In addition to changes in the floor plan, universal home design incorporates user-friendly items like lever door handles and faucets. If you want to build a home that is usable by all of your family and friends, consider including some of the following Universal Design products and options in your home.
Universal Design Products and Features Displayed In The Home Store’s Model Home
- Lever-handled locksets for exterior doors
- 36-inch-wide exterior doors
- Low exterior door thresholds
- 36-inch-wide interior doors
- Lever-handled interior door handles
- Extra wide 42″ hallways
- E-Z-Fold hinges for bifold closet doors
- Raised electrical outlets
- Rocker-style electrical switches
- Top position ground plug at all outlets
- Easy-to-reach thermostat location
- Thermostats with large numerals and an intuitive operation
- Task lighting for specific activities, such as cooking, reading, and shaving
- Varying height kitchen work surfaces
- Knee space at a kitchen countertop for a chair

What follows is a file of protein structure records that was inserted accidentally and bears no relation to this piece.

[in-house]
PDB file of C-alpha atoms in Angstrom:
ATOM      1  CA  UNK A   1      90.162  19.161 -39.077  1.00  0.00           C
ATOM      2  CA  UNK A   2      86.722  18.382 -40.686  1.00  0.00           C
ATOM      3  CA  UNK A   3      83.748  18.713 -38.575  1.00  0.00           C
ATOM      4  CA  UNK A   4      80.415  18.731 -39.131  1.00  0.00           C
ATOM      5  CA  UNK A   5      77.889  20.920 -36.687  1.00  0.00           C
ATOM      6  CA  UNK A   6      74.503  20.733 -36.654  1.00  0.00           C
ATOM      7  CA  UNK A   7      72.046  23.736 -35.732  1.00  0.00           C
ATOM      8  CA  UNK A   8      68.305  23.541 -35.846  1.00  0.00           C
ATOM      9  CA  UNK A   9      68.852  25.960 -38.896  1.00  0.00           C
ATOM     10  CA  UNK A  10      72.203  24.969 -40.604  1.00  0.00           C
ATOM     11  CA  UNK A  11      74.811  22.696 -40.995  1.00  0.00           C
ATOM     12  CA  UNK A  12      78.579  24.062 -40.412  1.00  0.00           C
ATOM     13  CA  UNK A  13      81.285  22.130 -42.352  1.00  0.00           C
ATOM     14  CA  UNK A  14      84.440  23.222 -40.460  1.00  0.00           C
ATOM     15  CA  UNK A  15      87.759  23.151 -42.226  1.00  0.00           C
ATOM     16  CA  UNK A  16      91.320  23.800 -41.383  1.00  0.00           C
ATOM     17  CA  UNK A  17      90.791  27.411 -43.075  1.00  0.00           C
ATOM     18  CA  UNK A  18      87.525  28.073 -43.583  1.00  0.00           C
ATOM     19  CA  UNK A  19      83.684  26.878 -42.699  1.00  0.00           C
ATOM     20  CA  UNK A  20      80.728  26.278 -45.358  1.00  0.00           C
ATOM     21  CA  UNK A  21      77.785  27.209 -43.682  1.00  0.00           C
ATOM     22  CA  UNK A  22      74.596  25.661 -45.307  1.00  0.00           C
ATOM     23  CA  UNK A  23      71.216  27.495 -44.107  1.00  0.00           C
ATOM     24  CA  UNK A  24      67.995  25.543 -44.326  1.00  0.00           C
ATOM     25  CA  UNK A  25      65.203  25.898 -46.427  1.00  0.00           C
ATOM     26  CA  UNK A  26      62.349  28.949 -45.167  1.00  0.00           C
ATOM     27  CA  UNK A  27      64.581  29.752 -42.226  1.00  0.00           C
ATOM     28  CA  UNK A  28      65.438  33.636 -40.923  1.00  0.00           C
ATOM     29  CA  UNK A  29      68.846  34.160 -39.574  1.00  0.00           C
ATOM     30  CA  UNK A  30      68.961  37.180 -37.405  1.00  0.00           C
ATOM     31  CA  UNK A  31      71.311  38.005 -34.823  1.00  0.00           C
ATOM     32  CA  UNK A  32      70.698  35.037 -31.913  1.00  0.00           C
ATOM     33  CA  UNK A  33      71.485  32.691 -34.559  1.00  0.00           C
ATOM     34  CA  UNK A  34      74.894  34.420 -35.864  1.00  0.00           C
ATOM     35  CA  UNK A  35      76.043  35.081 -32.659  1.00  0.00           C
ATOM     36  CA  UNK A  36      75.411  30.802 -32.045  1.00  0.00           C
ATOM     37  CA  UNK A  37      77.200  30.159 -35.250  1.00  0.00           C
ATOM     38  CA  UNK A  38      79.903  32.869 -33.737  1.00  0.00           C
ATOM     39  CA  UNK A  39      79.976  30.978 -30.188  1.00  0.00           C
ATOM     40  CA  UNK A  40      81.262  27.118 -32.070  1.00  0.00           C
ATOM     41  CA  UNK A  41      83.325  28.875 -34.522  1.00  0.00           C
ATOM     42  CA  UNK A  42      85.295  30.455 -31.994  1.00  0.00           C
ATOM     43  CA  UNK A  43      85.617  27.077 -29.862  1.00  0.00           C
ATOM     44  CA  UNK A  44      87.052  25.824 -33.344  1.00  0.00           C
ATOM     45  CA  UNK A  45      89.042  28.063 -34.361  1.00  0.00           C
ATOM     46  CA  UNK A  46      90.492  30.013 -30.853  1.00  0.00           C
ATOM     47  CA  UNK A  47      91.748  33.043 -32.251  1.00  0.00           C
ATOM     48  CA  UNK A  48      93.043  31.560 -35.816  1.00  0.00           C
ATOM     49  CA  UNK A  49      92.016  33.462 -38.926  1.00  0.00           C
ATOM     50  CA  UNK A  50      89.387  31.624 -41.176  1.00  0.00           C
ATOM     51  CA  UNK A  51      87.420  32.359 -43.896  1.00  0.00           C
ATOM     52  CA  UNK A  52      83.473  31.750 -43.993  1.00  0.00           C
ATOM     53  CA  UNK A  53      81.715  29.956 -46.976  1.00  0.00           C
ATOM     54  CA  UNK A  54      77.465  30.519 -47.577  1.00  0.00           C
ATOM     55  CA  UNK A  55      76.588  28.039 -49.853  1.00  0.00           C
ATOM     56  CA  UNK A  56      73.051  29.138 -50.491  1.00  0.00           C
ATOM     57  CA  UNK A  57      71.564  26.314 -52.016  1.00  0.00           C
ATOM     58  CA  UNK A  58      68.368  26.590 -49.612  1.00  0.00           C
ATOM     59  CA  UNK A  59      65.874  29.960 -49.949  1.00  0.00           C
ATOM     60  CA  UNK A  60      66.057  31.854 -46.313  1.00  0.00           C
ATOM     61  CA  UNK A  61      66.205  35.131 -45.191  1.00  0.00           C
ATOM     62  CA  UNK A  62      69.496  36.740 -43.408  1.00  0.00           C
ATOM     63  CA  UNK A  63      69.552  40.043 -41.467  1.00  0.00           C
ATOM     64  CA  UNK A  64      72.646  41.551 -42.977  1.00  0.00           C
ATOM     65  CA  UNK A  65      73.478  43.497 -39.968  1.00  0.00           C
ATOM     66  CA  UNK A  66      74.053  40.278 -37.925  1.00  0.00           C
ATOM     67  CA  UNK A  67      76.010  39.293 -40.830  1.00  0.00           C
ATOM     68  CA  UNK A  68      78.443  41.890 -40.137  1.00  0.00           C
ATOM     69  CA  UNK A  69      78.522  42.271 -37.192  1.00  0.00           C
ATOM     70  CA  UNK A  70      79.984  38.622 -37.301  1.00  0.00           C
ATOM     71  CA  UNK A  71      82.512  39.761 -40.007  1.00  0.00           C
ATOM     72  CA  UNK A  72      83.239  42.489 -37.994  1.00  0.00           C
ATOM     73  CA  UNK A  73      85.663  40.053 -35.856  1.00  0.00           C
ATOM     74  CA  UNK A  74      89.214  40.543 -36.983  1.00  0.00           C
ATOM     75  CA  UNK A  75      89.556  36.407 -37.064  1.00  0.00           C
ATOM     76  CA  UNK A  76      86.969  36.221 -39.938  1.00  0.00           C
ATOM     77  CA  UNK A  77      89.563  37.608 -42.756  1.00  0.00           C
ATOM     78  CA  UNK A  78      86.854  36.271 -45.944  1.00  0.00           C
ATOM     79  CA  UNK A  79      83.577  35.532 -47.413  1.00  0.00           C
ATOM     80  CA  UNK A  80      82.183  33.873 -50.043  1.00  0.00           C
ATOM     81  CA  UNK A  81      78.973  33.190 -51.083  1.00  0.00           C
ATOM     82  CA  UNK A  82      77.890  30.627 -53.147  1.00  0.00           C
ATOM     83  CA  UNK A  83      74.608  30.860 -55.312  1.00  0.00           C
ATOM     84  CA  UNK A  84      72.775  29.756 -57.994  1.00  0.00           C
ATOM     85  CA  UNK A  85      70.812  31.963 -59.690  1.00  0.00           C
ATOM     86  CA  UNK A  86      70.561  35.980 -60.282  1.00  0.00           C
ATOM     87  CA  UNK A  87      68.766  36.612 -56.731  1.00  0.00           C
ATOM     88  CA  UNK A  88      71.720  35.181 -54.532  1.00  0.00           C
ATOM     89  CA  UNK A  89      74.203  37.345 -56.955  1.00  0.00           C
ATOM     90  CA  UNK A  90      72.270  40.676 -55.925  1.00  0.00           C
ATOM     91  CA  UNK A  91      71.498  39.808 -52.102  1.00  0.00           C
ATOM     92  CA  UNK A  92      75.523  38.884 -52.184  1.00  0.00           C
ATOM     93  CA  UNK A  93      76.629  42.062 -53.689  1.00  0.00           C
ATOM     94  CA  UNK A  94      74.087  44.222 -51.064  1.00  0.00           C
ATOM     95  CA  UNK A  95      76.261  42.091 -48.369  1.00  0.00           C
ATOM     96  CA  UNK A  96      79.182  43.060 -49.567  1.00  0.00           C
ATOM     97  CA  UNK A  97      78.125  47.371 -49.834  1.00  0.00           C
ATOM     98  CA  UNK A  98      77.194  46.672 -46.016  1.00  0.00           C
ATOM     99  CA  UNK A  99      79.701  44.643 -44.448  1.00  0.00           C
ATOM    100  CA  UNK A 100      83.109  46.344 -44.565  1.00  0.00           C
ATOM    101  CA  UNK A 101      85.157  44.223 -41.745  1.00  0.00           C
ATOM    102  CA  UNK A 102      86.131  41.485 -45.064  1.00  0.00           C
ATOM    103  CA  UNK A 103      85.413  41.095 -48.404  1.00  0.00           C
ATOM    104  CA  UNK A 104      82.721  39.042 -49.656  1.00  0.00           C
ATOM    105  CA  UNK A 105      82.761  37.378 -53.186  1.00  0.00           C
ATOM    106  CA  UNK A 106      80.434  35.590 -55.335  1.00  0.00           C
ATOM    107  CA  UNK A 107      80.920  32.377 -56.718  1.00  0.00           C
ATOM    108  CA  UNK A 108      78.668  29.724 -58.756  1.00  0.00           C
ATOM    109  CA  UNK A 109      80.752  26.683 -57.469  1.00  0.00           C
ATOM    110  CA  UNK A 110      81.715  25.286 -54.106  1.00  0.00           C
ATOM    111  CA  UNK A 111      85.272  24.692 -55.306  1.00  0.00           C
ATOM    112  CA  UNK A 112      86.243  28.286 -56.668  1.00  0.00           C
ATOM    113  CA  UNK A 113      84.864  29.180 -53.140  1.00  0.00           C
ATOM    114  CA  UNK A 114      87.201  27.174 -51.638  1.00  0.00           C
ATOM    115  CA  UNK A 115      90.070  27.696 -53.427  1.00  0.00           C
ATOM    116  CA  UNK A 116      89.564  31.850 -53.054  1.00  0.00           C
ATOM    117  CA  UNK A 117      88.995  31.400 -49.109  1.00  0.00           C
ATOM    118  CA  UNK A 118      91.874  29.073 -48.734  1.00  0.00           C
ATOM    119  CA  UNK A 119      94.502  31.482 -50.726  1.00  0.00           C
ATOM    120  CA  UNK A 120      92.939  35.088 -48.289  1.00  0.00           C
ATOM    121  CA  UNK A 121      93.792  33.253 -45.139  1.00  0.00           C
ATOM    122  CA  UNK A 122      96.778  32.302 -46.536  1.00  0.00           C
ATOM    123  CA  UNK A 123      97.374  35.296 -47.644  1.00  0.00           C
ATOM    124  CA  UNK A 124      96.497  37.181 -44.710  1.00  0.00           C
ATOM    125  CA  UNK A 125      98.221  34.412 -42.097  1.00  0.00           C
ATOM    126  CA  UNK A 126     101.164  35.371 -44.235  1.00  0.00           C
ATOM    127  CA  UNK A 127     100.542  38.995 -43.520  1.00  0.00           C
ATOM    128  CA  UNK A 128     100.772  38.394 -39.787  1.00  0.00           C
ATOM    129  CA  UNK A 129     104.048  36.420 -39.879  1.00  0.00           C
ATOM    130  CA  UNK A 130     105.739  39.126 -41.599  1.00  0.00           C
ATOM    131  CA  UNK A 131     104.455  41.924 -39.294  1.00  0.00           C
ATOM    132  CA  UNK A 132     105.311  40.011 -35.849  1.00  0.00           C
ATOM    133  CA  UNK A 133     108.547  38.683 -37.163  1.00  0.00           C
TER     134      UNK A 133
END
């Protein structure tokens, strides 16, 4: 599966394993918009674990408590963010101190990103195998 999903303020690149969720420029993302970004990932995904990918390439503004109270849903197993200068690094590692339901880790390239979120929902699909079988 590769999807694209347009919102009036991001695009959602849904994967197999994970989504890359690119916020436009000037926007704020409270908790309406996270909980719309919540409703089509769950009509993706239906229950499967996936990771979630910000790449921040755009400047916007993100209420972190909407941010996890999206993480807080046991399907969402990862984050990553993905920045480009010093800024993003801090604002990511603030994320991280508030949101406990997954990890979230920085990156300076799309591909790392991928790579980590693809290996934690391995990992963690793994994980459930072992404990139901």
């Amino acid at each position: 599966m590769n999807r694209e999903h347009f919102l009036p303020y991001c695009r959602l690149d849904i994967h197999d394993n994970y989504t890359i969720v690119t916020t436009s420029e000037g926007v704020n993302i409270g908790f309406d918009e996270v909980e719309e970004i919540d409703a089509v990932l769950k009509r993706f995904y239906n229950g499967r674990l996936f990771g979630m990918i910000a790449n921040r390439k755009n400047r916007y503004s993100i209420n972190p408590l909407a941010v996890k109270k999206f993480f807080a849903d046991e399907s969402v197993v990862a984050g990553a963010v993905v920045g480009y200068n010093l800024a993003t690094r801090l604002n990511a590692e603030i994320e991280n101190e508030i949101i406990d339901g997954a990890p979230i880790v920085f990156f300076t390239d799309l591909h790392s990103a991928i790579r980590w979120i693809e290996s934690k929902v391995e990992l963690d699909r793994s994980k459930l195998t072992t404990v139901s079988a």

- Pull-out shelf for oven food transfer
- D-shaped cabinet handles
- Extra maneuvering space in the kitchen and bathrooms
- Knee space at the bathroom vanity for a chair
- Offset tub/shower anti-scald controls
- Curbless shower with a flexible water dam
- Hand-held showerhead
- Blocking for grab bars at toilets, tubs, and showers
- Bathroom grab bars
Some Home Store customers lower the electrical switches to make it easier for their young children to turn the lights on and off. Other Home Store customers raise the electric outlets to help family and friends with arthritis to plug and unplug fixtures. Many people install lever door handles to make it easier for everyone to open the doors, even when carrying a bag of groceries; lever handles do not need to be grasped; in fact, they can be opened with an elbow. More and more of our customers are adding grab bars in their bathrooms, since anyone can slip on a wet surface, and everyone appreciates the additional support when bending down, rising from a lowered position, or stretching to reach something. For more information about these accessibility features, see chapter 4, “Specifications and Features,” in The Modular Home by Andrew Gianino.